Starbucks Hidden Reason of Success: Case Study

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The impact of increasing globalization has also impacted Starbucks which thrives in intensified competition. When it comes to the service industry, the companies serve similar products to the customers as the first-line staff makes direct contact with the customer to understand their needs and wants. Hence, businesses need to provide training, reward and motivation to their employees for serving the best quality.

Starbucks corporation has renowned itself as the largest coffee retail shop in the world by selling coffee beans and numerous types of tea and coffee drinks. The company owns more than 4000 stores in the world and became the fastest-growing entity in the US. The reason behind such a huge success and popularity does not occur just only because of the quality coffee but also with good customer service and a comfy environment. The company has defined its core values as quality, culture, ambience and service.


The service industry is challenging to survive as the main issue is quality. However, when it comes to Starbucks, the task of managing quality is easier due to its highly motivated workforce. The key motivation of employees is to provide a stress-free atmosphere to make the customer comfortable with the place. Further, employees work for gaining personal satisfaction which is reflected in customer satisfaction. Hence, the workers are efficient to provide quality services to customers.

One of the key challenges for Starbucks is to keep its workers and employees motivated. The company ensures to provide several benefits to their workers to satisfy their needs. Hence, staff works with a motive to meet customer satisfaction.


Starbucks has established to build a comfortable environment for customers to get socialised easily helping to attract customers of all different ages to the restaurant. On the other hand, one of the hidden reasons for the success of Starbucks is the highly-motivated workforce. As per the 2006 survey, the turnover rate of Starbucks is 65% and 25% for their employees and managers which is comparatively low compared to the industry average which is 150% and 400% respectively in retail chains in the US. The business model of Starbucks works on customer satisfaction, corporation, employee motivation, and teamwork.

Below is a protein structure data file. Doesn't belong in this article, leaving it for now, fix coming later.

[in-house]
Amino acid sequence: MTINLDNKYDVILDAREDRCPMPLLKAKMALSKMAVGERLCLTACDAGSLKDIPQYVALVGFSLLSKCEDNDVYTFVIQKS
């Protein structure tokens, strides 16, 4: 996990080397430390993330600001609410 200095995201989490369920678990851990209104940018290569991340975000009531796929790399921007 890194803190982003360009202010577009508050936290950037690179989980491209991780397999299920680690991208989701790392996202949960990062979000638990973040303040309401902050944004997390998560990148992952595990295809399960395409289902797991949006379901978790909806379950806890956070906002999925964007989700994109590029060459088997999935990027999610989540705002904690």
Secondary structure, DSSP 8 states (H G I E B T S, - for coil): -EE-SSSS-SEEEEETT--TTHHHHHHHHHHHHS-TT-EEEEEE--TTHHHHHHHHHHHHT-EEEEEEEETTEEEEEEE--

Let us understand the key motivators for employees in Starbucks to maintain their passion for work.


Starbucks does not treat their staff as employees but as partners to offer equal treatment. The supervisor of Starbucks stores is also called partners. Equal treatment has helped to narrow down the gap between employees and managers. It motivates employees at different levels to be part of the company.

Listening to Employees

Starbucks maintain organized communication between employees and managers to create a sense of importance. Managers ensure to schedule workload and break their workers into different timeframes to fulfil requirements. Plus, they organise weekly interviews to measure the needs of employees. The survey called “Partner View Survey” is conducted every 2 years.

Quality Welfare Measures

Starbucks offers several welfare policies such as product discounts, vacations, stock dividends, and medical insurance for all levels of employees. The stock dividend offering increase motivation factors for employees to enhance sales and profits for the company. Moreover, employees working for more than 20 hours a week can claim extra benefits.

Team Work

The teamwork aspect allows an organization to construct a small and solid social structure to enhance socialization and share skills with one another. Teamwork helps to increase unity by combining several skills to fulfil at Starbucks.

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Alwaleed, N., Al Huwail, N.H., Singh, S. and AlMejhem, A., 2019. A case study on Starbucks. Journal of the Community Development in Asia (JCDA)2(2).

Schultz, H., 2012. Pour your heart into it: How Starbucks built a company one cup at a time. Hachette UK.

Edwards, H., 2015. Social responsibility and the evolution of corporate philanthropy: An analysis of successful corporate-cause partnerships in an era of the global corporate citizen. PRism12, pp.1-14.